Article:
Book Image

GLSL Essentials

By : Jacobo Rodriguez
Book Image

GLSL Essentials

By: Jacobo Rodriguez

Overview of this book

Shader programming has been the largest revolution in graphics programming. OpenGL Shading Language (abbreviated: GLSL or GLslang), is a high-level shading language based on the syntax of the C programming language.With GLSL you can execute code on your GPU (aka graphics card). More sophisticated effects can be achieved with this technique.Therefore, knowing how OpenGL works and how each shader type interacts with each other, as well as how they are integrated into the system, is imperative for graphic programmers. This knowledge is crucial in order to be familiar with the mechanisms for rendering 3D objects. GLSL Essentials is the only book on the market that teaches you about shaders from the very beginning. It shows you how graphics programming has evolved, in order to understand why you need each stage in the Graphics Rendering Pipeline, and how to manage it in a simple but concise way. This book explains how shaders work in a step-by-step manner, with an explanation of how they interact with the application assets at each stage. This book will take you through the graphics pipeline and will describe each section in an interactive and clear way. You will learn how the OpenGL state machine works and all its relevant stages. Vertex shaders, fragment shaders, and geometry shaders will be covered, as well some use cases and an introduction to the math needed for lighting algorithms or transforms. Generic GPU programming (GPGPU) will also be covered. After reading GLSL Essentials you will be ready to generate any rendering effect you need.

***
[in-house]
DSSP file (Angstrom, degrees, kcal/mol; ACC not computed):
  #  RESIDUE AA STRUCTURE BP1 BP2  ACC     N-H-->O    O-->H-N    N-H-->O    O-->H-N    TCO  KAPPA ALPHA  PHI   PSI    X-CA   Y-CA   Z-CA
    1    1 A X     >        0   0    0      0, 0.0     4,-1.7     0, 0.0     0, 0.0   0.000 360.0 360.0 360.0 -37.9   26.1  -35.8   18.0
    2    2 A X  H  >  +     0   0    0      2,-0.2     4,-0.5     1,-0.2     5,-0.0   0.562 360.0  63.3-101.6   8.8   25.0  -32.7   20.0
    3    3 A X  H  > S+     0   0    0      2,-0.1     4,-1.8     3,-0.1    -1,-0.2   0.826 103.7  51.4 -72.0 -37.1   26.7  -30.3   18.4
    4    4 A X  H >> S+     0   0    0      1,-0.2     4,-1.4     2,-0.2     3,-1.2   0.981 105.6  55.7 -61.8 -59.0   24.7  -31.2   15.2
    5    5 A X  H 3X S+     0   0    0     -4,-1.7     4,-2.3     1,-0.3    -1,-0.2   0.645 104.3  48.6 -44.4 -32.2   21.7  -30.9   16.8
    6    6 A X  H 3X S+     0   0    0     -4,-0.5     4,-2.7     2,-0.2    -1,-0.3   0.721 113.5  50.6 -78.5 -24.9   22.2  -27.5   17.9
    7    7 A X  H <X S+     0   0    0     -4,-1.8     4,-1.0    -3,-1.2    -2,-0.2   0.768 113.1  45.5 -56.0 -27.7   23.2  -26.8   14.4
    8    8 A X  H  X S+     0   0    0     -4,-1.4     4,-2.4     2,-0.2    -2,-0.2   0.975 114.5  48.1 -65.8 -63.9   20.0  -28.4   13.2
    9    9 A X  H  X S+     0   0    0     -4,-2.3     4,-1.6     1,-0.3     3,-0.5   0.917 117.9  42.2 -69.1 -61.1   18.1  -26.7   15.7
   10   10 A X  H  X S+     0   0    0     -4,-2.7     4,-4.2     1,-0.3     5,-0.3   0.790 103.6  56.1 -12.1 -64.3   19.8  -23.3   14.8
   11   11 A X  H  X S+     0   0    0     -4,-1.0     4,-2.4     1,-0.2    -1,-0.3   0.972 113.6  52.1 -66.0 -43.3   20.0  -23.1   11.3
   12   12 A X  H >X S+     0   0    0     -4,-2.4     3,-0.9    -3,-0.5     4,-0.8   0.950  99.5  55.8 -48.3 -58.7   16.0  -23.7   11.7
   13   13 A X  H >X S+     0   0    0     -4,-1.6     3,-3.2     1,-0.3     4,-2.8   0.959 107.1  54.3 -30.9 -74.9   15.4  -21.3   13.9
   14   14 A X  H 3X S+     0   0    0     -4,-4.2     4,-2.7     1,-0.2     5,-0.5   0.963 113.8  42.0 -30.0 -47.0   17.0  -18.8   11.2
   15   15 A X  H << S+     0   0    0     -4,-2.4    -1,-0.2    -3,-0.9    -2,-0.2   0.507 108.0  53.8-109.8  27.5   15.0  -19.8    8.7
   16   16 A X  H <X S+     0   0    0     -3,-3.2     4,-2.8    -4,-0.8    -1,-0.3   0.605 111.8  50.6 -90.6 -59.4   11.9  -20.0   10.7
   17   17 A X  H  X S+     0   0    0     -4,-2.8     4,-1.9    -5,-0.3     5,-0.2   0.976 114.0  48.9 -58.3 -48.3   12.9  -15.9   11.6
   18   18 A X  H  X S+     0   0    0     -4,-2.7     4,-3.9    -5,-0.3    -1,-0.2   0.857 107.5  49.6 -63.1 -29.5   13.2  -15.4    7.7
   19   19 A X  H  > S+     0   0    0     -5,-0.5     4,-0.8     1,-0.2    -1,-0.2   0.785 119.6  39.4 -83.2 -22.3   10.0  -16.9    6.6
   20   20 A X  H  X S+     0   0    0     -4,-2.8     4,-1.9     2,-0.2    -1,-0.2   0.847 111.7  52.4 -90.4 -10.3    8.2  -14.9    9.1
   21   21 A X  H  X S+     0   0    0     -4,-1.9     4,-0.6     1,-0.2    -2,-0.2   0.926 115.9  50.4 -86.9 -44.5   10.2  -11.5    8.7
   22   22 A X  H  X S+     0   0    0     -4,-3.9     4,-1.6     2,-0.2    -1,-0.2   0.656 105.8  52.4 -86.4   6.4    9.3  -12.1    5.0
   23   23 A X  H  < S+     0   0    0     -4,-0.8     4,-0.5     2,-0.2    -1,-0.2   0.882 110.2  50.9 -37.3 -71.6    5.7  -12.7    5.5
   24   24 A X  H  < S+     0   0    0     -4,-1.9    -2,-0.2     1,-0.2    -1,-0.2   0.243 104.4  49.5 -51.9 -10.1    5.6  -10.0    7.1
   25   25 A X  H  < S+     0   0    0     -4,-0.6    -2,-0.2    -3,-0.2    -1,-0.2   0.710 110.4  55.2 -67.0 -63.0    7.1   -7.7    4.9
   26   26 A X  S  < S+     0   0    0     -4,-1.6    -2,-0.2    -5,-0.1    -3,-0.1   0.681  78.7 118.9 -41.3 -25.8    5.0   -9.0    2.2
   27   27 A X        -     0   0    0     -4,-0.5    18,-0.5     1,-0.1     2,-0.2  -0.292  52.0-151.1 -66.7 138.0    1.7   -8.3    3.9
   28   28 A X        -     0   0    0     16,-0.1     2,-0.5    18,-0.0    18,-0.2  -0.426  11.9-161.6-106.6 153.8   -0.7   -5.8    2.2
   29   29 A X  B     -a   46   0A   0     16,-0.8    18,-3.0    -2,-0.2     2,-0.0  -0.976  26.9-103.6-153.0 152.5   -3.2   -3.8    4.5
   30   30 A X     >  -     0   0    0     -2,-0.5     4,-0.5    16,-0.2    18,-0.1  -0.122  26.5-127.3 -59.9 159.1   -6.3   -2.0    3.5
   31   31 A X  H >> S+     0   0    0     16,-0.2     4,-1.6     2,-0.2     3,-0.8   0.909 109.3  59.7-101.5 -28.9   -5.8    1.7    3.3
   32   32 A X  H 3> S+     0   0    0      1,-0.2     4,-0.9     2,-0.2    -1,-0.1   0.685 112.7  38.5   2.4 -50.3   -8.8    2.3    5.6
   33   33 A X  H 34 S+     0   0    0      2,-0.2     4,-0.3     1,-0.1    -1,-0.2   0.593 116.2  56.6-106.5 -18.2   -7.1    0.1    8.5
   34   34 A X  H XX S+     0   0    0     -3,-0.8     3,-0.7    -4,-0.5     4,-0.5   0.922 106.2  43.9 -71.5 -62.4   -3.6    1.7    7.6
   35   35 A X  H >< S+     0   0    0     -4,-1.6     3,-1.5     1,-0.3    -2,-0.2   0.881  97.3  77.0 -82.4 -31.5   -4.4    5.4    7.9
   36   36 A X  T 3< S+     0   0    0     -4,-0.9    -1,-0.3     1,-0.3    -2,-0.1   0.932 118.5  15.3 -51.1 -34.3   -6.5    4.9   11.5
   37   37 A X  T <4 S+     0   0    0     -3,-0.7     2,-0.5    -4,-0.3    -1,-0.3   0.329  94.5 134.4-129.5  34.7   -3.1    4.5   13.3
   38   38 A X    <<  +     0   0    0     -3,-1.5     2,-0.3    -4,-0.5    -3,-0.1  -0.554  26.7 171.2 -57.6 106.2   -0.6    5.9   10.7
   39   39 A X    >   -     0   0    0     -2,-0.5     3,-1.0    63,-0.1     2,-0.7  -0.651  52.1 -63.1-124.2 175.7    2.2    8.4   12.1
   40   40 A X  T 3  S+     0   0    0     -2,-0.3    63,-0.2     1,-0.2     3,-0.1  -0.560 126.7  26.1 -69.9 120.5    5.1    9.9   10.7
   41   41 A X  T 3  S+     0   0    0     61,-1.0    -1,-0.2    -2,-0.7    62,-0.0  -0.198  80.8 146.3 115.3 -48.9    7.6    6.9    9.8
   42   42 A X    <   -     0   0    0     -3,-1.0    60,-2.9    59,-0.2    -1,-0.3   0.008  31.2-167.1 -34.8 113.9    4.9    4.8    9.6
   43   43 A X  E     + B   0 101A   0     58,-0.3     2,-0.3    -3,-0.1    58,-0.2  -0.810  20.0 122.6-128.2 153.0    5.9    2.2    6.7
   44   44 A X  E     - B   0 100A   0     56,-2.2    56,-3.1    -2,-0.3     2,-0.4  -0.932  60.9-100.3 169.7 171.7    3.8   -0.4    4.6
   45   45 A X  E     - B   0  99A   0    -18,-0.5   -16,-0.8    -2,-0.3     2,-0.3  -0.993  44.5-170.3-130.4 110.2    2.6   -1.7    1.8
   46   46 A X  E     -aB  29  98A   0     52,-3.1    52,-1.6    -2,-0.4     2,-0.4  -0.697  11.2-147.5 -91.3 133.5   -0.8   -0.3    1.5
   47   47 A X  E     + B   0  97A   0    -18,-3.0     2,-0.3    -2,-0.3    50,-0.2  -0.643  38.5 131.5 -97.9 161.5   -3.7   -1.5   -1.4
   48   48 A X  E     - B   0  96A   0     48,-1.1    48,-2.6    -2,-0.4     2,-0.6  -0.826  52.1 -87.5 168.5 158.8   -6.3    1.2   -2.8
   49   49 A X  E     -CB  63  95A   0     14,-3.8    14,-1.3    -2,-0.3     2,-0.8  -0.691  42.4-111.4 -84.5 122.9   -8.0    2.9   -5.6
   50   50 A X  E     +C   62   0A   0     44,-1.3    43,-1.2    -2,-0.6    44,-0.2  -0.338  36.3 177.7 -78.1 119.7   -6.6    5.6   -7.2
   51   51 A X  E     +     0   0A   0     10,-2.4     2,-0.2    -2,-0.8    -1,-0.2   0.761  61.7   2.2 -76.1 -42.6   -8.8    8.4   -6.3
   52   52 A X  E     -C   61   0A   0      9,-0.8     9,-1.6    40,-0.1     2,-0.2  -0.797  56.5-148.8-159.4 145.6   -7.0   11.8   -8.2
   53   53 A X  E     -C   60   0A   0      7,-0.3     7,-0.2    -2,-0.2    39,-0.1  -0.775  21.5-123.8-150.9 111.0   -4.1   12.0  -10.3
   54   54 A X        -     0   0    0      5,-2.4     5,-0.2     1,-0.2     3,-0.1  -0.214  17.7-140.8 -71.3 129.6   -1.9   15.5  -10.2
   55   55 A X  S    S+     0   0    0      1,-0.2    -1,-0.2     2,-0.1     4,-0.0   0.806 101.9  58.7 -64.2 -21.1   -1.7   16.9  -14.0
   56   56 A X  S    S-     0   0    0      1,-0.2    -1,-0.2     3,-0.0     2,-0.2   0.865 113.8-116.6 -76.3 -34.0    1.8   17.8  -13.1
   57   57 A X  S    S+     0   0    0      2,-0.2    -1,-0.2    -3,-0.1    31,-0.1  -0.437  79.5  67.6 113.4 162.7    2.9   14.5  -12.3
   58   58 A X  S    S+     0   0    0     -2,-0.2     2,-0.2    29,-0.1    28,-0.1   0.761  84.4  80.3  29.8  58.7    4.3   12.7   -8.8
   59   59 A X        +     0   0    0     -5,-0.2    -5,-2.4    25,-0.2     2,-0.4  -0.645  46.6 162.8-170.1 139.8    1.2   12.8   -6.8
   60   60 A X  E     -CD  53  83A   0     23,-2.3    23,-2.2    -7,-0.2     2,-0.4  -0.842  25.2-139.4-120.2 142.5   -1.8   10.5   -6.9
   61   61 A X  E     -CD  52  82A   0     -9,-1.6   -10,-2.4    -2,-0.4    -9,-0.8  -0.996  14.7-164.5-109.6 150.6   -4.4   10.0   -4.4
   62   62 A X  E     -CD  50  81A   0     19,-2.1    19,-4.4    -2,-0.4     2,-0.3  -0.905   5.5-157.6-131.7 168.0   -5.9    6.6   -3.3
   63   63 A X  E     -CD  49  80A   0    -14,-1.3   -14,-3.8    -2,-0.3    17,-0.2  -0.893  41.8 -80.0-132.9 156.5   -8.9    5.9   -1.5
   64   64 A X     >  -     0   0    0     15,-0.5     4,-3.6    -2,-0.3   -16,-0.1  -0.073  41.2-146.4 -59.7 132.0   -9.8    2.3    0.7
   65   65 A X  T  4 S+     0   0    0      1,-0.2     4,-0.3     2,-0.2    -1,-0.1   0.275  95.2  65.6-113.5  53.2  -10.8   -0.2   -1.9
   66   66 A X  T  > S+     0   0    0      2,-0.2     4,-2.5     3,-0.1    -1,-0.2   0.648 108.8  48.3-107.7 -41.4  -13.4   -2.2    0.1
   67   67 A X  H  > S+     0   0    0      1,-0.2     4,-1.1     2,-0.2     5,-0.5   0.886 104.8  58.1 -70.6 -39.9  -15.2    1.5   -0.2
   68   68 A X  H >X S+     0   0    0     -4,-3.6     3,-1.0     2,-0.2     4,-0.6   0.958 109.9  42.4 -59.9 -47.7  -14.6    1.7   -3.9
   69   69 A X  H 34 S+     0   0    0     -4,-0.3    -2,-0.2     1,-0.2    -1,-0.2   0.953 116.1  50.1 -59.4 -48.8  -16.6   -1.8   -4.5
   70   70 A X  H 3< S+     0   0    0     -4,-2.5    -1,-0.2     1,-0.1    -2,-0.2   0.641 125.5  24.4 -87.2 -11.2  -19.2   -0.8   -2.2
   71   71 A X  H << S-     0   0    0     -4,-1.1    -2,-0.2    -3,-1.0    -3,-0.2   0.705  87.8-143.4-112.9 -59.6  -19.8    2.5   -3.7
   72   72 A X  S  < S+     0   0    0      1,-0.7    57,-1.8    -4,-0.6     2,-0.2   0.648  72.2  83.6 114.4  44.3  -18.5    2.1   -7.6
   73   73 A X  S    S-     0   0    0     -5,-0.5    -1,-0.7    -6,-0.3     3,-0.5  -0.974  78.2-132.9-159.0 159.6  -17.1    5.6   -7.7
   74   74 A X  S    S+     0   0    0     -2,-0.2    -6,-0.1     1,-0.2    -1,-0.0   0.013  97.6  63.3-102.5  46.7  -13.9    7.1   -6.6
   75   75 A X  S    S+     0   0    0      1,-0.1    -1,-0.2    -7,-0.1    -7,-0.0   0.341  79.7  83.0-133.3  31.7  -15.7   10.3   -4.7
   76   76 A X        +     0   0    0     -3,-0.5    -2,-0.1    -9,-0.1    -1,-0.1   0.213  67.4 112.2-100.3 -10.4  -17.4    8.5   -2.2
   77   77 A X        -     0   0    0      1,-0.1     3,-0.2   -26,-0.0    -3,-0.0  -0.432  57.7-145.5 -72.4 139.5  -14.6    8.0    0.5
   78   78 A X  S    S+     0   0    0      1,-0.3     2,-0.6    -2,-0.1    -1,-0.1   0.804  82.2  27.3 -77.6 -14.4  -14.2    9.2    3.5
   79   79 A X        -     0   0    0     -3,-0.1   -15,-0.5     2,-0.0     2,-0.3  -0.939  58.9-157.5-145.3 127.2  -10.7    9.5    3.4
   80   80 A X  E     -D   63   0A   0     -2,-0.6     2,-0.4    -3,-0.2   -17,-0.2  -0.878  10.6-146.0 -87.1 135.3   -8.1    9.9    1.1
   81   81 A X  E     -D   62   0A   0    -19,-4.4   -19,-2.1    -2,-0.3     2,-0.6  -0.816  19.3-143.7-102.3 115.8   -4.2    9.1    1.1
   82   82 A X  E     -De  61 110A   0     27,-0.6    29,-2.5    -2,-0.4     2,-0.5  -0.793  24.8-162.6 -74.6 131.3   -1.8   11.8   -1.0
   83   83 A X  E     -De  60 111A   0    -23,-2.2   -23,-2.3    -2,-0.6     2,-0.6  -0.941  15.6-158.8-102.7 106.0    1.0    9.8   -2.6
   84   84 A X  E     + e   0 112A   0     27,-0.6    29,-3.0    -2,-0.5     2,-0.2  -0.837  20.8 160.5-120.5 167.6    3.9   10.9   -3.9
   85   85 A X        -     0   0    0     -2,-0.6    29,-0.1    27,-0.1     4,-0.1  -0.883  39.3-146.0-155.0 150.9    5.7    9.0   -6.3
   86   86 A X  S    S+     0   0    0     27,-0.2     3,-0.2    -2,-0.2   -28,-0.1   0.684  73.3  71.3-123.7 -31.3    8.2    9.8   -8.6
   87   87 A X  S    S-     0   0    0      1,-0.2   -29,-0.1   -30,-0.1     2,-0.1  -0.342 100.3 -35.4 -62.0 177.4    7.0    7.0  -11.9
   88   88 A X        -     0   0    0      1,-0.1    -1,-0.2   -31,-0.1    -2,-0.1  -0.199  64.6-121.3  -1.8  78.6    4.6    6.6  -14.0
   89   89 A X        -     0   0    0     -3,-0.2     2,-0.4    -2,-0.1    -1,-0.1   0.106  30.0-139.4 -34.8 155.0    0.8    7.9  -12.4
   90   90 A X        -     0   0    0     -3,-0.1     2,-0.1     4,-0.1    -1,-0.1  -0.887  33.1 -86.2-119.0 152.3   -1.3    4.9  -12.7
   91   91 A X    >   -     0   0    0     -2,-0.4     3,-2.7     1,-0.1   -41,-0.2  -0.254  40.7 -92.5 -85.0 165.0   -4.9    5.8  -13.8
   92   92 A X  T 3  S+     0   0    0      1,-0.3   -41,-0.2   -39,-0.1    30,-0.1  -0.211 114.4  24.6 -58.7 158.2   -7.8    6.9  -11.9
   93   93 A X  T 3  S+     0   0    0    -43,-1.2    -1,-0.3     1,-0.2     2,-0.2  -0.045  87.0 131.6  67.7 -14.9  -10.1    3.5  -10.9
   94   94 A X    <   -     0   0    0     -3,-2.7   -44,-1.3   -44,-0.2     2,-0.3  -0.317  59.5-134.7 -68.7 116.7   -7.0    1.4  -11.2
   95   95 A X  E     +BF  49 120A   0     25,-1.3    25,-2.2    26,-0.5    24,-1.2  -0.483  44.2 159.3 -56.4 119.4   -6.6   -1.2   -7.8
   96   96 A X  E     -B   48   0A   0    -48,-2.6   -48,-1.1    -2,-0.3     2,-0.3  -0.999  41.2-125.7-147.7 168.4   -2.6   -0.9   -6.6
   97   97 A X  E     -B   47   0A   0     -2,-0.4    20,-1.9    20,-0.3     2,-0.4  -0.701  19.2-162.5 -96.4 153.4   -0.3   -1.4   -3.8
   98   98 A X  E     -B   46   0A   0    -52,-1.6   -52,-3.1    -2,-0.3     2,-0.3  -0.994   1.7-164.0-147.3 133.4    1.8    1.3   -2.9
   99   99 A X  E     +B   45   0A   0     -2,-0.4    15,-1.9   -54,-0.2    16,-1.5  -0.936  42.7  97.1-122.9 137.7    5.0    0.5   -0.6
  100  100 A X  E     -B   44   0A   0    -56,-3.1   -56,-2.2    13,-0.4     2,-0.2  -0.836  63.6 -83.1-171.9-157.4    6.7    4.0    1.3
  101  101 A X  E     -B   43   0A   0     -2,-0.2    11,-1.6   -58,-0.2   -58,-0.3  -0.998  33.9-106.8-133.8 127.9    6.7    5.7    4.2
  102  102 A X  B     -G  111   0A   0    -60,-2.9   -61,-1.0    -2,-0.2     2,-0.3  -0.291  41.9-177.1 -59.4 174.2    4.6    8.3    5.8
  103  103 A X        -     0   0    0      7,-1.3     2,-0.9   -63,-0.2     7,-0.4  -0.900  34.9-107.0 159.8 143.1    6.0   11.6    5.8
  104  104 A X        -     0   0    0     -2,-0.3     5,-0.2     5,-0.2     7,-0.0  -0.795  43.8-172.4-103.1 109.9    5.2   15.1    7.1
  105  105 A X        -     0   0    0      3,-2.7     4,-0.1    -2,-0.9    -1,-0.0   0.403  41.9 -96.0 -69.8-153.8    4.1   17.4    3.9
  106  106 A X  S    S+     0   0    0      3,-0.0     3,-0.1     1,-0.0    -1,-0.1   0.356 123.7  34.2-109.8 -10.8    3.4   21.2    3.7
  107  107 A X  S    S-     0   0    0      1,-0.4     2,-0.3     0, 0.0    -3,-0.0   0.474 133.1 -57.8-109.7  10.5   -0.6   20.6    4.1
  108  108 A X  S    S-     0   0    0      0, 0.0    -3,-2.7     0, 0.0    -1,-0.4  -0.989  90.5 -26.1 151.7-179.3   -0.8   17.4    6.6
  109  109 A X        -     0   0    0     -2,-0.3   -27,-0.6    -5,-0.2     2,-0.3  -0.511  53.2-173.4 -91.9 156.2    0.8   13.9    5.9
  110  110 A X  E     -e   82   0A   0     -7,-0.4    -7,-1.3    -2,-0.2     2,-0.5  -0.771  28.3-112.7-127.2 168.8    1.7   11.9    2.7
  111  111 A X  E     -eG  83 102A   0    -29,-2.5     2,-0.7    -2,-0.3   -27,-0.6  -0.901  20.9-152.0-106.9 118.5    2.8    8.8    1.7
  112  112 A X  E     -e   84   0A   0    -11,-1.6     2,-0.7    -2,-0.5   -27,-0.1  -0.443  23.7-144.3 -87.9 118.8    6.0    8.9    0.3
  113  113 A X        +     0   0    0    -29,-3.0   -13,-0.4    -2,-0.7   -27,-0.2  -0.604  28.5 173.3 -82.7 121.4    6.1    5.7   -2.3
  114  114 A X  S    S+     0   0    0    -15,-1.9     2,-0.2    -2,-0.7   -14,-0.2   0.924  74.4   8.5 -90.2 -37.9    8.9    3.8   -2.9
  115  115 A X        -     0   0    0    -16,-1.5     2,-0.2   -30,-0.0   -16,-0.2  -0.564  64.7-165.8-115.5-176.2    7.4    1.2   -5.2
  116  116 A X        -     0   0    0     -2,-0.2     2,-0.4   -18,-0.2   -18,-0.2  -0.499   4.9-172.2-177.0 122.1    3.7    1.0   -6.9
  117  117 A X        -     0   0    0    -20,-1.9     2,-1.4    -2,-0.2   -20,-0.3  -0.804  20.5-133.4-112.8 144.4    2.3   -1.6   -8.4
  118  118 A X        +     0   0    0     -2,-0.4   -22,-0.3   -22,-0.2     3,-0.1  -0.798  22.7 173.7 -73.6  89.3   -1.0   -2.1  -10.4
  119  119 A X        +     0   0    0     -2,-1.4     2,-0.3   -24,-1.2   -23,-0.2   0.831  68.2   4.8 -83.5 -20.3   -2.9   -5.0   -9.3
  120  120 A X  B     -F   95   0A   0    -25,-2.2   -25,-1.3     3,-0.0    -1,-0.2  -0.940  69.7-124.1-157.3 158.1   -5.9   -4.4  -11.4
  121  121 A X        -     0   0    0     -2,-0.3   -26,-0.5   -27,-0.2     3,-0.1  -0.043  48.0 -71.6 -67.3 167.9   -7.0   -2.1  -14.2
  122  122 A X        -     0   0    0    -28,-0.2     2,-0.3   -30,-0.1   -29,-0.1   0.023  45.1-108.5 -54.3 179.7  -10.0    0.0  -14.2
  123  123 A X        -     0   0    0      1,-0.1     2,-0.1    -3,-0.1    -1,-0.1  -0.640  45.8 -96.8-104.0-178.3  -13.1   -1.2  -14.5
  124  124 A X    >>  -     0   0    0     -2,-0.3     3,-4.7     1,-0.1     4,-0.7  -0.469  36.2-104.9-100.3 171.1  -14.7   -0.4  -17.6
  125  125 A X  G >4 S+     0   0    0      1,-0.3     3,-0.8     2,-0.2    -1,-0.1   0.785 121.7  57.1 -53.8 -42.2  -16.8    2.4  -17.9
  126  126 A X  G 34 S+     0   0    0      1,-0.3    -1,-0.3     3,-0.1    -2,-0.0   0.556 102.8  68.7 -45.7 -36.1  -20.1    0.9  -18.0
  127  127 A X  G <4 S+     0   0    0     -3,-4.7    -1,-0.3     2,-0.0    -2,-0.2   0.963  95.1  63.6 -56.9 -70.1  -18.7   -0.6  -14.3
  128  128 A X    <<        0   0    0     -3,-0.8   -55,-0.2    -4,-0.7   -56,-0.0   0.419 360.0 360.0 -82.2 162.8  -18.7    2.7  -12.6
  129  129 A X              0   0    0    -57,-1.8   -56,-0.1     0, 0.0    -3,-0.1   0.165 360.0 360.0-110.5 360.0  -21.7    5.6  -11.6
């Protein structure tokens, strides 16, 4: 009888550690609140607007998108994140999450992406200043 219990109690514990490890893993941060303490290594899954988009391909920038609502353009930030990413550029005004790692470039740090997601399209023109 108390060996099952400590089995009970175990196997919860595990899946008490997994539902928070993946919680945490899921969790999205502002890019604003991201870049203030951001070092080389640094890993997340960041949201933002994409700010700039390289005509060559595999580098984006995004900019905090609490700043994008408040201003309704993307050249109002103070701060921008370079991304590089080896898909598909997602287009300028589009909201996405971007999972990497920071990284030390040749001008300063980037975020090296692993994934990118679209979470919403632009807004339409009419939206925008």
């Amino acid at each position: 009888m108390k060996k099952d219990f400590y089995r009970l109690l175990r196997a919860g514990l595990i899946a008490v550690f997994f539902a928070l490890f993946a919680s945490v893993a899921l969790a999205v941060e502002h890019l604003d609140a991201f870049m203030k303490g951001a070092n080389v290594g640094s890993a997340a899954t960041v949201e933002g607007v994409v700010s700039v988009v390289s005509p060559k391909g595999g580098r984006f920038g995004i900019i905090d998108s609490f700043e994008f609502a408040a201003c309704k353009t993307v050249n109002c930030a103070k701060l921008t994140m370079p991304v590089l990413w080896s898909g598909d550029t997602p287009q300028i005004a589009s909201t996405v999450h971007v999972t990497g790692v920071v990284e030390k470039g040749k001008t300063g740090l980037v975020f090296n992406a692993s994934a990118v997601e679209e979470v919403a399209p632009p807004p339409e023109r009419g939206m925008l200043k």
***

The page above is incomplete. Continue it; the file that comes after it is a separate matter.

Table of Contents (13 chapters)

Vertex shader outputs

Vertex shaders can output generic values to the next stage. Those values are going to be passed to the geometry shading stage first, then rasterized, and finally passed to the fragment shading stage in one of the allowed interpolation fashions. You can choose the kind of interpolation, but we will use in this book a linear perspective-corrected interpolation.

To specify an output variable, you must use the interpolation type along with the out keyword:

#version 430
#pragma debug(on)
#pragma optimize(off)
layout (location = 0) in vec4 Position;
layout (location = 1) in vec2 TexCoord;

uniform mat4 Modelview;
uniform mat4 Projection;

// smooth = linearly perspective-correct interpolation
smooth out vec2 texCoordsInterpolated;
void main()
  gl_Position = Projection * Modelview * Position;

  // Write the vertex attribute into an output variable that will be interpolated in a later pipeline's stages
  texCoordsInterpolated = TexCoord;